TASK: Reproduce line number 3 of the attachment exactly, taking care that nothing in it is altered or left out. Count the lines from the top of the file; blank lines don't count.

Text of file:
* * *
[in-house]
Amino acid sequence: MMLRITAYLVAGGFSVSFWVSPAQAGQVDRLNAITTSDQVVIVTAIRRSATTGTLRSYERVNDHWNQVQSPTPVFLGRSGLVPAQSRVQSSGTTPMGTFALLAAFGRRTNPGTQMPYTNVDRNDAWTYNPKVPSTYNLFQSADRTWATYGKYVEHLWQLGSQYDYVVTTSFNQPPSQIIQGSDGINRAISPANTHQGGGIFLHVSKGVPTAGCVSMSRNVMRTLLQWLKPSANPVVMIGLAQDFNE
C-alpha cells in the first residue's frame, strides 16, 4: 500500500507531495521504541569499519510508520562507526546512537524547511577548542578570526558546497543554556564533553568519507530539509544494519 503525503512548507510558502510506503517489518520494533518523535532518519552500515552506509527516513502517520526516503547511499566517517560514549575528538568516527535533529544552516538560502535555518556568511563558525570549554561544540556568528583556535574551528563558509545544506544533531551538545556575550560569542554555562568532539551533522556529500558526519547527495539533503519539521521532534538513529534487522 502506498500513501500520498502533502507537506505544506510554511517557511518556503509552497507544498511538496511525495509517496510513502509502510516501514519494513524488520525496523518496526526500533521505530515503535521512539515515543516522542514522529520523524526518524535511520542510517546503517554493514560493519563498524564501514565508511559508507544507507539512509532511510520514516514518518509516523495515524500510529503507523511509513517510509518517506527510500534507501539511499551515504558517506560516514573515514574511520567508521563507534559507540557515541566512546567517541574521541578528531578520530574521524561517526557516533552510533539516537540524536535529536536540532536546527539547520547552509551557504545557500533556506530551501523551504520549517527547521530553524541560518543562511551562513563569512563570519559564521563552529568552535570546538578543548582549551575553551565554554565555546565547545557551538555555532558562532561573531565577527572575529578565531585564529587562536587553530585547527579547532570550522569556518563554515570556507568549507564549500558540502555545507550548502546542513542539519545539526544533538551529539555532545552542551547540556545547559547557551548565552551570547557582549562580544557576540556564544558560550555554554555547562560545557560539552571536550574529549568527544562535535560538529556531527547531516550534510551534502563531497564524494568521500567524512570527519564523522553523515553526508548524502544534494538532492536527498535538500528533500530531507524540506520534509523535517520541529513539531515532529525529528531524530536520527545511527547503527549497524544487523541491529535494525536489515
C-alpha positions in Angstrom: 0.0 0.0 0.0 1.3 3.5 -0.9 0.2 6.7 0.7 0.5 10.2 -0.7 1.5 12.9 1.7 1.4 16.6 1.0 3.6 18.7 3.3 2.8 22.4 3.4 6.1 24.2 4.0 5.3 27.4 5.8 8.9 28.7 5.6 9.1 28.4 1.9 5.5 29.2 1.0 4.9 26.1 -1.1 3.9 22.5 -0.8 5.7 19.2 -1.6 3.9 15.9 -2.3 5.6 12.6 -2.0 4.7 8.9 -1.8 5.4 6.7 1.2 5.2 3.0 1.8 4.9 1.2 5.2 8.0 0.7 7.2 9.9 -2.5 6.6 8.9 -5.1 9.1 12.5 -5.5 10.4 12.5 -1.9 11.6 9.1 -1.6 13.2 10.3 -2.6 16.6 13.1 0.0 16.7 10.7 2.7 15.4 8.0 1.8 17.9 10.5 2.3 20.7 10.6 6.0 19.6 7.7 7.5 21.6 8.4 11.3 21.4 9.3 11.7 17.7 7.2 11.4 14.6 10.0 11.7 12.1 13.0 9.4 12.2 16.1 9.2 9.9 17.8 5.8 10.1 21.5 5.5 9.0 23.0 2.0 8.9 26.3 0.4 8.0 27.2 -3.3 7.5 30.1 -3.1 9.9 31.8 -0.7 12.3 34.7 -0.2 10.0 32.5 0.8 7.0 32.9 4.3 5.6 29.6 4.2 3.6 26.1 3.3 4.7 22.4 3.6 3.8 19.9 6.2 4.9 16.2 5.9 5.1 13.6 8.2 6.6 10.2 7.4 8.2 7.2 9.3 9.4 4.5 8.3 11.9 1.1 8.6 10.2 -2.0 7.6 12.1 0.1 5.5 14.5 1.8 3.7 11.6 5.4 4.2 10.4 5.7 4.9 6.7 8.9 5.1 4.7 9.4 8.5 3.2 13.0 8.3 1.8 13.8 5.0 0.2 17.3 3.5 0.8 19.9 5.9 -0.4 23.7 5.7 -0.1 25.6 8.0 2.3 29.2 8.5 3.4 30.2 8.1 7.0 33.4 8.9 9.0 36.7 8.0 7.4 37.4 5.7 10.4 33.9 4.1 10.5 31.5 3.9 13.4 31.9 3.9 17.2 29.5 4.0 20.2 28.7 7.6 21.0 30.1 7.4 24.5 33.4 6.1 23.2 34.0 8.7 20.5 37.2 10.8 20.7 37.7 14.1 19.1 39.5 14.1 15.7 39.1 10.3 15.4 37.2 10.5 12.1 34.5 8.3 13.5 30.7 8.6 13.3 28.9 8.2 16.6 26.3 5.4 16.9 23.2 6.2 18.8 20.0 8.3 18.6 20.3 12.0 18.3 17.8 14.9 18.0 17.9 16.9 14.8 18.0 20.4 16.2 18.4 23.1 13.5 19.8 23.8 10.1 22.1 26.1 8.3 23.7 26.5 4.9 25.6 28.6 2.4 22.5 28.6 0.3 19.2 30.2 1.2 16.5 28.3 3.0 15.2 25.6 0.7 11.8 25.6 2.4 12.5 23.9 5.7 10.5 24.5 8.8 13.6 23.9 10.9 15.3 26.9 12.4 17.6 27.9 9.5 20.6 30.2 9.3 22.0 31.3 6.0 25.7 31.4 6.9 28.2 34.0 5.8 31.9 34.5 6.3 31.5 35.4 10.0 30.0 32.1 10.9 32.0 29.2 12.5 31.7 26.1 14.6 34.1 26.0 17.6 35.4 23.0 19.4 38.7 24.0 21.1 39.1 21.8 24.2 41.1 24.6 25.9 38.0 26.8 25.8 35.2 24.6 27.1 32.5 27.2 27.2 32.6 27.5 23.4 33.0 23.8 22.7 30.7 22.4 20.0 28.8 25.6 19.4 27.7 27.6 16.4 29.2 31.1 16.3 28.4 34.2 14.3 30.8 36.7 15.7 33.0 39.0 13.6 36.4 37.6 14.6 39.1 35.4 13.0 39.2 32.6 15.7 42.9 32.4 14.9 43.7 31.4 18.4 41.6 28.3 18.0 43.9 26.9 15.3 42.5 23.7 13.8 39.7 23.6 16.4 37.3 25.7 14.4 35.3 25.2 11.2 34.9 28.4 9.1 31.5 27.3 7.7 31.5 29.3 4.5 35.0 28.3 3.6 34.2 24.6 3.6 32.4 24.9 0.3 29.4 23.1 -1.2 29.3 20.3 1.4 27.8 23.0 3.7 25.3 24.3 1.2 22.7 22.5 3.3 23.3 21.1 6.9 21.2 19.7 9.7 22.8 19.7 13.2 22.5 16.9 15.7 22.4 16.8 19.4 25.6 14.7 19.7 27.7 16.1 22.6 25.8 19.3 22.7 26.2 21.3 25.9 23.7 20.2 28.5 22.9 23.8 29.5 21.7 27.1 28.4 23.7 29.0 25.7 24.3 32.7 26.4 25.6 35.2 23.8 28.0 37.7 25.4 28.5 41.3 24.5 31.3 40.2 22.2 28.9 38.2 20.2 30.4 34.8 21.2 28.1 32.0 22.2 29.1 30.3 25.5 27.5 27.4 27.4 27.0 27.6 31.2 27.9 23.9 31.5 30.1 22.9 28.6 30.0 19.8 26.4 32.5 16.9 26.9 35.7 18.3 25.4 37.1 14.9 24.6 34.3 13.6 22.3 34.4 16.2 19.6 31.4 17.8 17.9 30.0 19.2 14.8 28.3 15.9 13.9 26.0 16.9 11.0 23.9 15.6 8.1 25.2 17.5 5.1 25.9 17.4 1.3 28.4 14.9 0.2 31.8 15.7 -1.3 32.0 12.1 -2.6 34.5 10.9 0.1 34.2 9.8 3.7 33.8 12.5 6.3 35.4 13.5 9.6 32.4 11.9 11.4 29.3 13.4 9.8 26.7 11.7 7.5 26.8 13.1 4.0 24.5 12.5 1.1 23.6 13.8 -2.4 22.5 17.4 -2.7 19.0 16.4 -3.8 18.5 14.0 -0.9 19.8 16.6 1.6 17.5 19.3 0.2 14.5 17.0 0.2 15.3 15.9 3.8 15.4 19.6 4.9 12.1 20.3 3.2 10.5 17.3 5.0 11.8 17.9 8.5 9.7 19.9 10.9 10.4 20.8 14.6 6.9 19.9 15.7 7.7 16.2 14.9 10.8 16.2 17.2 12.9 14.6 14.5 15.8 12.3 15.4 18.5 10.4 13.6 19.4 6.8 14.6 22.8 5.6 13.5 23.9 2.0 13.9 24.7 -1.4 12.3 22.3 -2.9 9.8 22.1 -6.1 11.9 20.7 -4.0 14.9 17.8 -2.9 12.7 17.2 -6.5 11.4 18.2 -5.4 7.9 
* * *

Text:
C-alpha cells in the first residue's frame, strides 16, 4: 500500500507531495521504541569499519510508520562507526546512537524547511577548542578570526558546497543554556564533553568519507530539509544494519 503525503512548507510558502510506503517489518520494533518523535532518519552500515552506509527516513502517520526516503547511499566517517560514549575528538568516527535533529544552516538560502535555518556568511563558525570549554561544540556568528583556535574551528563558509545544506544533531551538545556575550560569542554555562568532539551533522556529500558526519547527495539533503519539521521532534538513529534487522 502506498500513501500520498502533502507537506505544506510554511517557511518556503509552497507544498511538496511525495509517496510513502509502510516501514519494513524488520525496523518496526526500533521505530515503535521512539515515543516522542514522529520523524526518524535511520542510517546503517554493514560493519563498524564501514565508511559508507544507507539512509532511510520514516514518518509516523495515524500510529503507523511509513517510509518517506527510500534507501539511499551515504558517506560516514573515514574511520567508521563507534559507540557515541566512546567517541574521541578528531578520530574521524561517526557516533552510533539516537540524536535529536536540532536546527539547520547552509551557504545557500533556506530551501523551504520549517527547521530553524541560518543562511551562513563569512563570519559564521563552529568552535570546538578543548582549551575553551565554554565555546565547545557551538555555532558562532561573531565577527572575529578565531585564529587562536587553530585547527579547532570550522569556518563554515570556507568549507564549500558540502555545507550548502546542513542539519545539526544533538551529539555532545552542551547540556545547559547557551548565552551570547557582549562580544557576540556564544558560550555554554555547562560545557560539552571536550574529549568527544562535535560538529556531527547531516550534510551534502563531497564524494568521500567524512570527519564523522553523515553526508548524502544534494538532492536527498535538500528533500530531507524540506520534509523535517520541529513539531515532529525529528531524530536520527545511527547503527549497524544487523541491529535494525536489515